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  • Writer's pictureAmy Kathleen Lee

Share My Story: with A.S.

I recently interviewed A. who wished to share her story but remain anonymous.

Q. How old were you when you started dancing?

A. I started dancing when I was 4 years old.

Q. Tell us about your experience as a young dancer.

A. I looked forward to going to class when I was young. I enjoyed spending time with my friends even though I was scared of some of the teachers.

Q. When did you start seeing the signs or symptoms of body image issues?

A. I started seeing the signs of my body image issues when I was about 13 years old.

Q.What was going on in your life at the time?

A.The pandemic was just starting and this was the time that I had just started being more present on social media. The toxic standards set it really fast.

Q.Was there a specific moment or “time” when you would say it started?

A.Definitely when I started being active on social media. Since I am a dancer a lot of my insta page was dance and along with that came the really hurtful mindsets like “dancers have to be skinny” or “you can’t be a ballet dancer if you are not skinny”.

Q. Have you struggled with other aspects of mental health? Depression, anxiety?

A.I have struggled greatly with anxiety. These past few months I have been reflecting a lot and I have realized that I have been having anxiety attacks since I was 8 or 9 years old but I had no idea what was actually happening to me so I just ignored it. It got much much worse in middle school. That was the time my self-confidence plummeted and the pressure from school and dance increased so that combination was not at all good for my anxiety. Quarantine had a really good impact on me, the beginning was really rough. I was not doing well at all but I am doing so much better now and haven’t had an anxiety attack in months.

Q. What made you get help?

A. I needed to talk to someone and I never got professional help but my friends have been my support system since before I can remember. When I stopped keeping everything inside and started talking to people it helped me process better.

Q. How did your family react and what was/is their role in your recovery, if any.

A. My family is unaware of my struggles with anxiety. They are not all that supportive of mental health and I have not told my parents about anything to do with my mental health. They always brush off anything that happens saying “Oh it was nothing you were just worried” or “It’s all in your head, there’s nothing wrong with you” and that mindset was toxic and not at all helpful.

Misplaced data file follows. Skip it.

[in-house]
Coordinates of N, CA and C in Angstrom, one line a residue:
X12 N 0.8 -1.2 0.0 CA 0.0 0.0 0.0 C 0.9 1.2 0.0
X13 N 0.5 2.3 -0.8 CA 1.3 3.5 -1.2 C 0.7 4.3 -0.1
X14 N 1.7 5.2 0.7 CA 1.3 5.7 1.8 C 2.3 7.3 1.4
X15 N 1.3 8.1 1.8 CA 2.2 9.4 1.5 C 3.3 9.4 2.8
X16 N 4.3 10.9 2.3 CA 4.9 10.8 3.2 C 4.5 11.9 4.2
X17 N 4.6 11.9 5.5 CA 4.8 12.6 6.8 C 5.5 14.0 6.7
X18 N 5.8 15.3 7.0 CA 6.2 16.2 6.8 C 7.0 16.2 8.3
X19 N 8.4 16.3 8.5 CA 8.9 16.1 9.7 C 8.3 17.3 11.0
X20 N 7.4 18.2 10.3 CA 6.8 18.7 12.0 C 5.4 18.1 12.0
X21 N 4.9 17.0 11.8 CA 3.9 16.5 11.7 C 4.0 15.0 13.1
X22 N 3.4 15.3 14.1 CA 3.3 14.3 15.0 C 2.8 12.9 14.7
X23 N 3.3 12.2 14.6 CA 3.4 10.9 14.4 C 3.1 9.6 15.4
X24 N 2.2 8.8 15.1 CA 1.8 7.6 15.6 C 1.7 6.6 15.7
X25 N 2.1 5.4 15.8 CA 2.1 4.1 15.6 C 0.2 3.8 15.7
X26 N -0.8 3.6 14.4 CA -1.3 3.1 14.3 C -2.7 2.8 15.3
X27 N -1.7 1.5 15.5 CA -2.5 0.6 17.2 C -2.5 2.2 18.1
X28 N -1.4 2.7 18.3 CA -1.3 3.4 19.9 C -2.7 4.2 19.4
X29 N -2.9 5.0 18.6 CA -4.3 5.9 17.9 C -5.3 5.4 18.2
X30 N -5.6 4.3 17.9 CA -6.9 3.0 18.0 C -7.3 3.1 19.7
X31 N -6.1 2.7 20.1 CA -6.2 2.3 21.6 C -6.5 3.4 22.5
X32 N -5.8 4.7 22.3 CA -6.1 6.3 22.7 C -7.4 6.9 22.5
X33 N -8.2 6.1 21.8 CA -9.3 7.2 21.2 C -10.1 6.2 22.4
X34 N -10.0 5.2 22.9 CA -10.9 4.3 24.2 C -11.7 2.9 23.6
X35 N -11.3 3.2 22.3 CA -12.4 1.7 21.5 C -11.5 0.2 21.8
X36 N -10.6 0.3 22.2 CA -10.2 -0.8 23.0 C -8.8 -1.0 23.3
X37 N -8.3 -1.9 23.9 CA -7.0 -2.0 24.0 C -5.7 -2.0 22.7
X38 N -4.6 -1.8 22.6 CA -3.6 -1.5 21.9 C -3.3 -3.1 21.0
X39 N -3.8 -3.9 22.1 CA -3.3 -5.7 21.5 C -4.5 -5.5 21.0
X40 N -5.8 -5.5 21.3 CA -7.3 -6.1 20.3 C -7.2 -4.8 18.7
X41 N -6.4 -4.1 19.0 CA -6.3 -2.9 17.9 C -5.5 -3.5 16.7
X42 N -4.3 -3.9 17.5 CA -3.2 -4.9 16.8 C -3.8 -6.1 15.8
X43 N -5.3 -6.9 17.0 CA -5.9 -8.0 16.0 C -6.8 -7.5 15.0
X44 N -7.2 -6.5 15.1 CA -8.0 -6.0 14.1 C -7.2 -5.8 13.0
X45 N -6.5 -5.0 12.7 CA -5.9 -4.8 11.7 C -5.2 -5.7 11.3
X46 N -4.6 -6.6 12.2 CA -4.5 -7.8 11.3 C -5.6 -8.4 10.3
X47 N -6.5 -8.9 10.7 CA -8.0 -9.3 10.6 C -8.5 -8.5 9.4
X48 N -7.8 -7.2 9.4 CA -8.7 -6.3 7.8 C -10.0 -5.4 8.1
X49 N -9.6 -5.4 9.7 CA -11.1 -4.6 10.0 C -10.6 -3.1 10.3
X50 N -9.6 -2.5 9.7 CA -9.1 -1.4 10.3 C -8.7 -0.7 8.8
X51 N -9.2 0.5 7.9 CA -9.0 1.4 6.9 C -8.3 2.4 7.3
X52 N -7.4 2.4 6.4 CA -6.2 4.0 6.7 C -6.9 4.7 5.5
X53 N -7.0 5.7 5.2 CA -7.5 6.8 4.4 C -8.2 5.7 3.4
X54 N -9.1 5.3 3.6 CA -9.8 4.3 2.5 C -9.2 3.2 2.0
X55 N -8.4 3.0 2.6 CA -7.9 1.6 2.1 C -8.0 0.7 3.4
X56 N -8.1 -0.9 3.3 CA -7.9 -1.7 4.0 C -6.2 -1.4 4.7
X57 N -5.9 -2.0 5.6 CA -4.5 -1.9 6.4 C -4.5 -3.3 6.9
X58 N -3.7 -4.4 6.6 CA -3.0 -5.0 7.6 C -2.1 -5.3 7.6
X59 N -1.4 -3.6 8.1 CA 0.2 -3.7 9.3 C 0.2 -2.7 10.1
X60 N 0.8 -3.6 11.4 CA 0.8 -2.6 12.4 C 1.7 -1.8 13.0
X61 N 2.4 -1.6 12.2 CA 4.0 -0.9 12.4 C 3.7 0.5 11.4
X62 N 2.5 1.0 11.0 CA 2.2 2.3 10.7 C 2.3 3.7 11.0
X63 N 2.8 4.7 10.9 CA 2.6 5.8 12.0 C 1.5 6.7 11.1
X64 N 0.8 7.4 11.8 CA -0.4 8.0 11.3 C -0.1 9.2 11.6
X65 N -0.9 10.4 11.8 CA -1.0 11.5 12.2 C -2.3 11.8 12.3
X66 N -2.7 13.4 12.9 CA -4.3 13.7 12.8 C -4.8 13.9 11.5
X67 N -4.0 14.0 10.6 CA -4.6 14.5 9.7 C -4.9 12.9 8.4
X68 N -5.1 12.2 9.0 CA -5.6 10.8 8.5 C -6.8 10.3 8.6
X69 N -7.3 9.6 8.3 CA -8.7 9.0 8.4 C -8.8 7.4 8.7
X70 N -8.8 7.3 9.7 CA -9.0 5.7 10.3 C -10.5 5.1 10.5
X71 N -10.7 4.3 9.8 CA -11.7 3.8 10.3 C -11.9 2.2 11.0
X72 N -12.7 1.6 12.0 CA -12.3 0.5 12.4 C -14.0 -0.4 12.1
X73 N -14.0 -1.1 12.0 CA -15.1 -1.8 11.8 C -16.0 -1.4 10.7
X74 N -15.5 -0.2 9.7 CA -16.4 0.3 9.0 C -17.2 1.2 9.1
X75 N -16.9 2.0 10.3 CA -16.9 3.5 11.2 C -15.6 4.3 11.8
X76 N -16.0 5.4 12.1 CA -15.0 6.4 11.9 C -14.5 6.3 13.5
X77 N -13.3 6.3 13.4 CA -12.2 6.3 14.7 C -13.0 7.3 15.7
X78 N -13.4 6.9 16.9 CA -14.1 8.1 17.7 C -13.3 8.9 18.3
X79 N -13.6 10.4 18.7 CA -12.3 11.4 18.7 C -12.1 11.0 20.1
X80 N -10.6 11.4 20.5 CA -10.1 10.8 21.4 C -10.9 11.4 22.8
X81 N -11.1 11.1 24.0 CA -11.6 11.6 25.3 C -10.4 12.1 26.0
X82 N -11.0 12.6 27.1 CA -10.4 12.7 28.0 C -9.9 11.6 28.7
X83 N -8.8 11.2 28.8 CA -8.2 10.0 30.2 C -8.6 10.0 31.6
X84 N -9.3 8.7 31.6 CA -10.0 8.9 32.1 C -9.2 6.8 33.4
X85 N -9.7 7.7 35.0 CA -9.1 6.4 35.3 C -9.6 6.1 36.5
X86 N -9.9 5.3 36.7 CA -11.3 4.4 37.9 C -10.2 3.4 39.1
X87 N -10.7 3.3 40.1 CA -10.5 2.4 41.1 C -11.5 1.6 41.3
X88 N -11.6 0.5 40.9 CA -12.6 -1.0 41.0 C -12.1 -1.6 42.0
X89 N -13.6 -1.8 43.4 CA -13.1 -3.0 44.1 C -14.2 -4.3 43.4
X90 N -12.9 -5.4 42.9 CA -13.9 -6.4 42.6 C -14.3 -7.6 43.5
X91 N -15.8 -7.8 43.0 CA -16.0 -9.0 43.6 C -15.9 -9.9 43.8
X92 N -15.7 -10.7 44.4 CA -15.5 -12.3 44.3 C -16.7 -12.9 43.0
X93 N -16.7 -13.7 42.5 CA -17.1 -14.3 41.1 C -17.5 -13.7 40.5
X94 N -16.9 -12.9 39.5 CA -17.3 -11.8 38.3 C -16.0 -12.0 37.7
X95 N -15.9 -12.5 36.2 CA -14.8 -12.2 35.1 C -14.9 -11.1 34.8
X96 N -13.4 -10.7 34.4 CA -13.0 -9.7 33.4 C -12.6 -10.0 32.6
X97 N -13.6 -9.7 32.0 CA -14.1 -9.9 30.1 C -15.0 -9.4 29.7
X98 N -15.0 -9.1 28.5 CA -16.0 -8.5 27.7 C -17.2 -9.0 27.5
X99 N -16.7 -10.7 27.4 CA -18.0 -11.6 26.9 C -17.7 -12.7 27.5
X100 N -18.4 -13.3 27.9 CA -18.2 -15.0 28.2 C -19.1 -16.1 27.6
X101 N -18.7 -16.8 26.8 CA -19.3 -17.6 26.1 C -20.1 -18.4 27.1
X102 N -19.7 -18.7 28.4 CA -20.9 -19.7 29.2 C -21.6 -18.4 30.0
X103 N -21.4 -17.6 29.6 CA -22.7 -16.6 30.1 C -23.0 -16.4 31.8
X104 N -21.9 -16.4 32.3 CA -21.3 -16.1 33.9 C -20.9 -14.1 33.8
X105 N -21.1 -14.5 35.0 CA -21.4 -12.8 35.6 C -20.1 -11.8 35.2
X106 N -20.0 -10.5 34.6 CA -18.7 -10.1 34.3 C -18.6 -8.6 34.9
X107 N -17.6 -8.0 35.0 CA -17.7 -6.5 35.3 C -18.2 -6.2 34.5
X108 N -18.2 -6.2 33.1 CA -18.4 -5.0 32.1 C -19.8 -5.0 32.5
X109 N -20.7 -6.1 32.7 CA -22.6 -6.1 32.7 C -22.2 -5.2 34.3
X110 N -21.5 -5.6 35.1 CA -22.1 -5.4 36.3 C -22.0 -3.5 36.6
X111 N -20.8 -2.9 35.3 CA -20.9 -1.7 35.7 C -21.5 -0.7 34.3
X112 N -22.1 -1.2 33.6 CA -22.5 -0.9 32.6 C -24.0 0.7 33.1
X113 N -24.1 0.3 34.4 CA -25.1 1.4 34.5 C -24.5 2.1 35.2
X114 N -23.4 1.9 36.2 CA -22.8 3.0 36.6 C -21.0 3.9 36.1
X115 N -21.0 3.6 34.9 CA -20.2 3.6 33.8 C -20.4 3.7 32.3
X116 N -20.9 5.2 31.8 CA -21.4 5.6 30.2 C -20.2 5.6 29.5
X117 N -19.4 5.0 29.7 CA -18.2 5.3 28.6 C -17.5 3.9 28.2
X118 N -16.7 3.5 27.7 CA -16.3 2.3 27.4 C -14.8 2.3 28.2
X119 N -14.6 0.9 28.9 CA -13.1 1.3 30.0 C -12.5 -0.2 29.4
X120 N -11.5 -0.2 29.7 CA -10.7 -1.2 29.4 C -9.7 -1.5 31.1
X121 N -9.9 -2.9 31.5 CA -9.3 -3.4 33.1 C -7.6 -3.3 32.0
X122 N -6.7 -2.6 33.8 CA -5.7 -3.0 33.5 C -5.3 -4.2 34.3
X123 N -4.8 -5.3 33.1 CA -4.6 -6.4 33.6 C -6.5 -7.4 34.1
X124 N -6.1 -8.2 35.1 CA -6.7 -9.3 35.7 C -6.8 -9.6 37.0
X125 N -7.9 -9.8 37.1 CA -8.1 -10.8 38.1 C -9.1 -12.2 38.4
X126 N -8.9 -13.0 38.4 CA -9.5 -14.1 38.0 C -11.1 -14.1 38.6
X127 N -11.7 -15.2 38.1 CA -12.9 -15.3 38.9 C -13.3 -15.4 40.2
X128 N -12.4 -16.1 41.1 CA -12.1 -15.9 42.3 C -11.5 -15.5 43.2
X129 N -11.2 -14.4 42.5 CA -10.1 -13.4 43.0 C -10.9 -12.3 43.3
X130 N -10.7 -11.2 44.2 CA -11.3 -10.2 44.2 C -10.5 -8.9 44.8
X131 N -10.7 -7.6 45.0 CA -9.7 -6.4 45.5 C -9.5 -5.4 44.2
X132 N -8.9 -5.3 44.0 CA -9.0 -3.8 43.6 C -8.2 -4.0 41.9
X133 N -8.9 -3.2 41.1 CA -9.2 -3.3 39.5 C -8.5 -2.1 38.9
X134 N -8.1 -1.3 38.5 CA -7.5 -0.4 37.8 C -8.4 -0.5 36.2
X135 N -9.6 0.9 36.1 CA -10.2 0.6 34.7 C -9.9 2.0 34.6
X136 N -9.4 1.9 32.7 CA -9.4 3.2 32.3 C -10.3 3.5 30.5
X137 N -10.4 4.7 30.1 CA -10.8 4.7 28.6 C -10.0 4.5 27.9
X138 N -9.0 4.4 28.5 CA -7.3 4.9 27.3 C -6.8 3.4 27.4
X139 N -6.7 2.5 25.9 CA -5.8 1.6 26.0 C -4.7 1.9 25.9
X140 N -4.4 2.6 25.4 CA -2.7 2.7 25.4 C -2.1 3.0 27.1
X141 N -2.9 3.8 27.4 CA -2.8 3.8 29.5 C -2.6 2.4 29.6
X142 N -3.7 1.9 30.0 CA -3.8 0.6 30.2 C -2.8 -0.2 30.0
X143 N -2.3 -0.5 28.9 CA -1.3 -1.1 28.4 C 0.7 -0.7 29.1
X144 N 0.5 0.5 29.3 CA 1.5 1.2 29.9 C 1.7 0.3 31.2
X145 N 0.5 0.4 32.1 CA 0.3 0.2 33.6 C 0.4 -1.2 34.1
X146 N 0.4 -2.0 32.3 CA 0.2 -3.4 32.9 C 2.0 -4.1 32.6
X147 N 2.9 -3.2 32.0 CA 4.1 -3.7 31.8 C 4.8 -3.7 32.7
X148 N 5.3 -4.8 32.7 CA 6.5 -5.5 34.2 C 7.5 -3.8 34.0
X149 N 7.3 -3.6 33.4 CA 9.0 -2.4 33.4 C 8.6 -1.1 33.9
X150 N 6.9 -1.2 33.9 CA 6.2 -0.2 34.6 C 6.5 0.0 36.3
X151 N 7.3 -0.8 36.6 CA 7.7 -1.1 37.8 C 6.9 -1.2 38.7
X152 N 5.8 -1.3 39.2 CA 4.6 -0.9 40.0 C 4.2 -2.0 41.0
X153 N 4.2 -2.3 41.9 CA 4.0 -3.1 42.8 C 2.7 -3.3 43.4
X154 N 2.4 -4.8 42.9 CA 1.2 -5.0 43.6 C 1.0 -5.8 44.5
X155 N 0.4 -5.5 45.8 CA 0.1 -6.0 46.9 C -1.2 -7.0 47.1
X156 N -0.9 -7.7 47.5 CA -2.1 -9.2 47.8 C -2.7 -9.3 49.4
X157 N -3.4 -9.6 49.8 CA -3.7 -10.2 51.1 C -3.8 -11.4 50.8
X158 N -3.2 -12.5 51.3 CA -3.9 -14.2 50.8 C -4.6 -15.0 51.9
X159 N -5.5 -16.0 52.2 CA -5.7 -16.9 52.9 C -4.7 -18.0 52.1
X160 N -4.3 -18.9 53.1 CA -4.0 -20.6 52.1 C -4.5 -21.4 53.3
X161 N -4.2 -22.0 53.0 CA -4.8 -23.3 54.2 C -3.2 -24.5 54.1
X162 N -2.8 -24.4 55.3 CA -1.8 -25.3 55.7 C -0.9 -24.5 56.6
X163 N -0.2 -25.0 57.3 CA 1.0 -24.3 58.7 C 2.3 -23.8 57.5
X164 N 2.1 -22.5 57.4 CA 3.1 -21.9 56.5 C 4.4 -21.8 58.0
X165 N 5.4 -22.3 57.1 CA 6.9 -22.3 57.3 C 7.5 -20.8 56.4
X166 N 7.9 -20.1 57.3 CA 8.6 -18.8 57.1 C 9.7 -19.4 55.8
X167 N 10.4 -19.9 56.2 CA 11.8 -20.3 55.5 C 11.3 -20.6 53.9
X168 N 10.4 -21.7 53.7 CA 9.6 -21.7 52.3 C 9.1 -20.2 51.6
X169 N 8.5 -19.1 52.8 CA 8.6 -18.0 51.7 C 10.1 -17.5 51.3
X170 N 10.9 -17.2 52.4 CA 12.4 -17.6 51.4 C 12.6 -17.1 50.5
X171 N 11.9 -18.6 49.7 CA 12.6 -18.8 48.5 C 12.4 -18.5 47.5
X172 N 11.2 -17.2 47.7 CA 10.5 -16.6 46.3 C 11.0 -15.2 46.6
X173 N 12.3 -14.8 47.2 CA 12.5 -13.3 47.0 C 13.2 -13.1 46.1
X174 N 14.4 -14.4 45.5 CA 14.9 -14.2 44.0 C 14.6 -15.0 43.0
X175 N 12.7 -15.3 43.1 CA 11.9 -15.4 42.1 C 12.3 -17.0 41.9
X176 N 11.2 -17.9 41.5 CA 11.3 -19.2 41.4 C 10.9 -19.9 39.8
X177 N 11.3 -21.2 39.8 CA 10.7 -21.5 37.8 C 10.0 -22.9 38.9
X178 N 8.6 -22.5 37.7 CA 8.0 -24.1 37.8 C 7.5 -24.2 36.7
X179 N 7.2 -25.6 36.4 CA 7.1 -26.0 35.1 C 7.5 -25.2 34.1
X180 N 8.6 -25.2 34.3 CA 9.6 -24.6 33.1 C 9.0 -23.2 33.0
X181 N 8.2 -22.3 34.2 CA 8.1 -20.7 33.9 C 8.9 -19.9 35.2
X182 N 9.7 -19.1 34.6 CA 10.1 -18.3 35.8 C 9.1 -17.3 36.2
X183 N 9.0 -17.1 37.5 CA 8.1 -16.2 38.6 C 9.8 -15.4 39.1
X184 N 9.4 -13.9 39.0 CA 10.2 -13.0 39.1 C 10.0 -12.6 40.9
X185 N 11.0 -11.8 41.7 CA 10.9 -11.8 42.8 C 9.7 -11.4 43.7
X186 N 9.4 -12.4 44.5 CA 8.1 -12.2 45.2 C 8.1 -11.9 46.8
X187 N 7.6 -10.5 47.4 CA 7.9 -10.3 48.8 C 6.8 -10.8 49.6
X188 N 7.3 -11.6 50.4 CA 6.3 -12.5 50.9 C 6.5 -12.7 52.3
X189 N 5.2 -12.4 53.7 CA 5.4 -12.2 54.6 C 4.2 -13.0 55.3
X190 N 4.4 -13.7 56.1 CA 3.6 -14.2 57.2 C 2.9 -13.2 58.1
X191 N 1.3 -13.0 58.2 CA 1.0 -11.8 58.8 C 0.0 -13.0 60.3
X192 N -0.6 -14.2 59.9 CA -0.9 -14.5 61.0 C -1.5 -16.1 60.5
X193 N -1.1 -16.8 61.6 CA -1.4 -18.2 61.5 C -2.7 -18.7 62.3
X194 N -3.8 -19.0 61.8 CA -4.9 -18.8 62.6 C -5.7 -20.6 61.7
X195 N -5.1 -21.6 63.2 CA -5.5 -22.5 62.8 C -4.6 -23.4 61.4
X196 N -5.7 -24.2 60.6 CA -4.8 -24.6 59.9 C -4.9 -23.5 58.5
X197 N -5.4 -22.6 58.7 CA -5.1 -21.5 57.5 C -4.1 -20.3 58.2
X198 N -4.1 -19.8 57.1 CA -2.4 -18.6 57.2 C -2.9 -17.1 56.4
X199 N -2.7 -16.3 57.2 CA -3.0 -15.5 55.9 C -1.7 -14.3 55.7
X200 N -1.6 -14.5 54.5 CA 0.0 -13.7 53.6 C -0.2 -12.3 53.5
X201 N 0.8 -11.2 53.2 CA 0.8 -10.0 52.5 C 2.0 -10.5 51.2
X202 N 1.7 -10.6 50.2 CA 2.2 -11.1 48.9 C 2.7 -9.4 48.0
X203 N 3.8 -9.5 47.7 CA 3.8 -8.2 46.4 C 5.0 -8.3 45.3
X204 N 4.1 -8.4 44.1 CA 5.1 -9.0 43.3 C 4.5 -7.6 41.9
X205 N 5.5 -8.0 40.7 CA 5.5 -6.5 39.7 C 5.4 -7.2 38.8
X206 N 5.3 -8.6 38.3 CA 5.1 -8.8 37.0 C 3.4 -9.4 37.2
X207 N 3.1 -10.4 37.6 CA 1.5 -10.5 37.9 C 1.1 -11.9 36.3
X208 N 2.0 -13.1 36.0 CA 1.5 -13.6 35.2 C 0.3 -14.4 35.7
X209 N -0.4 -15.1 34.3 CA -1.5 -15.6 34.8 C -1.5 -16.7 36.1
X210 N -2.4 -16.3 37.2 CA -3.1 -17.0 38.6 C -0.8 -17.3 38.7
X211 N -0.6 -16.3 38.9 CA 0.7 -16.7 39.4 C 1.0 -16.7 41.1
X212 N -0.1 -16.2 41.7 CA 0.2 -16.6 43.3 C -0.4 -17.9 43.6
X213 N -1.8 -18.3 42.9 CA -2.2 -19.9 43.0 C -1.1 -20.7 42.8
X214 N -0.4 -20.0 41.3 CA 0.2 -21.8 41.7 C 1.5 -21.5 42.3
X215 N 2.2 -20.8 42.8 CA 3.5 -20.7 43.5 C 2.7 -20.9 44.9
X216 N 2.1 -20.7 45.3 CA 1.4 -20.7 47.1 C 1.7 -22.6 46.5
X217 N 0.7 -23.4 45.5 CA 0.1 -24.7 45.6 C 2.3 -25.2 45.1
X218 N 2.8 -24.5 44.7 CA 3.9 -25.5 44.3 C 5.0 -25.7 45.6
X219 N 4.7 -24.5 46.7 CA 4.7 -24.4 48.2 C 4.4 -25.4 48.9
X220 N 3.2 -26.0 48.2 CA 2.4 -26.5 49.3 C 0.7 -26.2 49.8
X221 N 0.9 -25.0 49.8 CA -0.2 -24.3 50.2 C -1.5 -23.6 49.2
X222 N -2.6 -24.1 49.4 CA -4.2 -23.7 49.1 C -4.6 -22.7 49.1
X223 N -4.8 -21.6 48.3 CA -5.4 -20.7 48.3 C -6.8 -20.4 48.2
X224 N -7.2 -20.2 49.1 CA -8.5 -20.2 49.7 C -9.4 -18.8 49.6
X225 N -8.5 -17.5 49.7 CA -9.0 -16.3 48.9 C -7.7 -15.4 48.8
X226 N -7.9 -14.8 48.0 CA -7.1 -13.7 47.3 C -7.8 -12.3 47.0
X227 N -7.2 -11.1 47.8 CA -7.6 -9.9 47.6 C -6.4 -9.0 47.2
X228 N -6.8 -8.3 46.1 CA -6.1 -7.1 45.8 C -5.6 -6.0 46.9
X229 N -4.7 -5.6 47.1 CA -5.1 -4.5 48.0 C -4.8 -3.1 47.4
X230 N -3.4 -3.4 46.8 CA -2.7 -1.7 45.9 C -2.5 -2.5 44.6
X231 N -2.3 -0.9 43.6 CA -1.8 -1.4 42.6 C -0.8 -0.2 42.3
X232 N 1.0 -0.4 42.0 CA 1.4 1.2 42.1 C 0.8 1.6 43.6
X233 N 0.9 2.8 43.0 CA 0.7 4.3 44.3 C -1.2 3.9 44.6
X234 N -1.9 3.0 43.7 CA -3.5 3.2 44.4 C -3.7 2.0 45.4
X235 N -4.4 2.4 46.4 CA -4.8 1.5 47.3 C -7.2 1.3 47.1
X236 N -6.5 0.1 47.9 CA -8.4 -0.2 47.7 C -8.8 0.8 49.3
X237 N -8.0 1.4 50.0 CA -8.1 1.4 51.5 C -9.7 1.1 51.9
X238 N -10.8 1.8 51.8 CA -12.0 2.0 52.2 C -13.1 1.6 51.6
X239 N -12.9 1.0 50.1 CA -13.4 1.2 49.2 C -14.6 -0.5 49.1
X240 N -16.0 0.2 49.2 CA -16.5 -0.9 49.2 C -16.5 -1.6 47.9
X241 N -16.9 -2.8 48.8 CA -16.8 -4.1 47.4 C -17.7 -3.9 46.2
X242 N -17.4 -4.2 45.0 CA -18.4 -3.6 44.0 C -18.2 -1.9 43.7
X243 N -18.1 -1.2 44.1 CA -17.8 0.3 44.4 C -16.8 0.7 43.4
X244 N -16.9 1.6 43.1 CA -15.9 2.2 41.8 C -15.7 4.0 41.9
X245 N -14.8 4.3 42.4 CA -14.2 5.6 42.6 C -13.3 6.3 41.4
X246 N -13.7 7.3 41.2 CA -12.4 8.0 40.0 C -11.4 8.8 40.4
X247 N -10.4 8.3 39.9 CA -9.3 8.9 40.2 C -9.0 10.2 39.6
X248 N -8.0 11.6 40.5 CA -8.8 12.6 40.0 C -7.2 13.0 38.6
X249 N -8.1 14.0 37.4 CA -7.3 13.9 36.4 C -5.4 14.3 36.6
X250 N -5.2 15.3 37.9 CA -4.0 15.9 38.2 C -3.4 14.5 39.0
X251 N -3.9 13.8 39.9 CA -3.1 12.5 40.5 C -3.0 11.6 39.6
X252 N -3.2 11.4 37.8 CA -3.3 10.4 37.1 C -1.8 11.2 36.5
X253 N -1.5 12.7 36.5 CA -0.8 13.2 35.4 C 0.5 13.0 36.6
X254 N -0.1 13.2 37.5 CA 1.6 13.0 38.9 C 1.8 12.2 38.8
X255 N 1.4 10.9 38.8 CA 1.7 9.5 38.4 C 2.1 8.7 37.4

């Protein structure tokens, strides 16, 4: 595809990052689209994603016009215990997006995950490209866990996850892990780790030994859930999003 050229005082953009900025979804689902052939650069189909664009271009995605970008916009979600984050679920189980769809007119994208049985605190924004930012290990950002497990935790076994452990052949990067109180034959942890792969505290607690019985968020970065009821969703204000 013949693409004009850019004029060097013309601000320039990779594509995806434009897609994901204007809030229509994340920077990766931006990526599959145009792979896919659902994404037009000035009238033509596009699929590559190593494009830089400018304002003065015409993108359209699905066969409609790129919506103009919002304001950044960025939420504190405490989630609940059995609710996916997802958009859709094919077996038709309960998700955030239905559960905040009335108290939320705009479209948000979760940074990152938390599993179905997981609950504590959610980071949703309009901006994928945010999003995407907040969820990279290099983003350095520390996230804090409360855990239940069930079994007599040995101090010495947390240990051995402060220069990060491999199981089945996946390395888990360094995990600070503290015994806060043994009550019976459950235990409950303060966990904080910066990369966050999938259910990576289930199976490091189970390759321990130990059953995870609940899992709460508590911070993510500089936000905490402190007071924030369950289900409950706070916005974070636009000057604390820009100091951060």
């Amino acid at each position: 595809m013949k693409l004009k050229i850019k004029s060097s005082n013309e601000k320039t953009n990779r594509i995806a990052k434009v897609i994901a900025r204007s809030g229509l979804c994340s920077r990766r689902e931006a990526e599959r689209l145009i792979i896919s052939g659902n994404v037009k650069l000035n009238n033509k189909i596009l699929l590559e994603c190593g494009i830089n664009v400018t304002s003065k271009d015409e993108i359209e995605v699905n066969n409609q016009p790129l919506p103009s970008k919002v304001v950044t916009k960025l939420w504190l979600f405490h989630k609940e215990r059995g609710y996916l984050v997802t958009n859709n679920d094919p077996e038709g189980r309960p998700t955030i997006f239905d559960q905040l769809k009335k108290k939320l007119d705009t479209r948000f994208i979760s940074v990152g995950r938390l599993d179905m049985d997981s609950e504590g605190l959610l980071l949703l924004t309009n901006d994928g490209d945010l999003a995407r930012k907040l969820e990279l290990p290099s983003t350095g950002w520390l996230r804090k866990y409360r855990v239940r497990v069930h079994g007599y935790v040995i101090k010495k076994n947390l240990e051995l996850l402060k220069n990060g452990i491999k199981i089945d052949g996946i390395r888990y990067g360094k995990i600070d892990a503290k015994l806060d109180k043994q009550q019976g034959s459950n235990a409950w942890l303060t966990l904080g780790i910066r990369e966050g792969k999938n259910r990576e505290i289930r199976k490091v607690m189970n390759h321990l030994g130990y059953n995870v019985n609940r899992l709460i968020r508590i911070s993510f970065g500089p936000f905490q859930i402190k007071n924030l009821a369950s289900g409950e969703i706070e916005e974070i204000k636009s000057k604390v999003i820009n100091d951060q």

Q. Are you currently dancing?

A.Yes I am currently dancing.

Q.What is it like for you to be a ballet dancer with an eating disorder?

A.I am not diagnosed with an eating disorder but I have struggled with and am still struggling with disconnecting the amount of food I eat from how I appear to myself. It is hard because unlike non-dancers with body image issues, we have our teachers constantly making corrections about our body which can be hard to separate from who we are.

Q. Do you think dance caused/contributed to you developing an eating disorder? Why?

A.Yes, I definitely think that dance had a major role in me developing body image issues. I do think that it is something that is normal for most teenagers to go through but dance only enhanced the pressure and self-hatred that I felt when I was going through that period.

Q. Were/are there any specific triggers for you in the dance studio?

A.When teachers gave the corrections like “hold your tummy in” or “stomachs should be tight!” That was really hard for me to hear when I didn’t appreciate my body.

Q. What has helped(s) you cope and work through the hard times?

A. Mainly it has been talking to my friends and as weird as it may seem, going to dance. It was an escape from school pressure, parental pressure, and social pressure because I trusted everyone at the studio. Even though being there was hard some days when the teachers were especially critical, I was always grateful to have a place where I felt safe.

Q. What would you say to someone who is struggling?

A.I would tell them that it is completely okay and normal to feel whatever they are feeling right now and that the storm in their mind that they don’t know how to escape will not last forever. No matter how long it takes, you will recognize your beauty and confidence.

Q. What type of support do you have right now?

A.My dance friends. My school friends can’t relate to the struggles that I am going through and have been through so my dance friends and I mostly confide in each other.

Q. Do you have any advice for other dancers when it comes to their eating disorder recoveries?

A.It takes time, no matter how much validation you receive from the people around you and no matter how good it may feel in the moment, the only way that you can truly appreciate yourself is to recognize that your differences make you beautiful and just as deserving as the people around you. Also, it feels so good when you come out the other side, when you finally start to see yourself in the light that your loved ones have all along, it feels absolutely amazing. It takes time.

Q. If you could say anything to your eating disorder what would you say?

A. You don’t define me.

Q. What have you learned about yourself through this interview experience?

A.It is a lot harder to put into words what I have been through than I thought but I am grateful I had the opportunity to do this and share my story.

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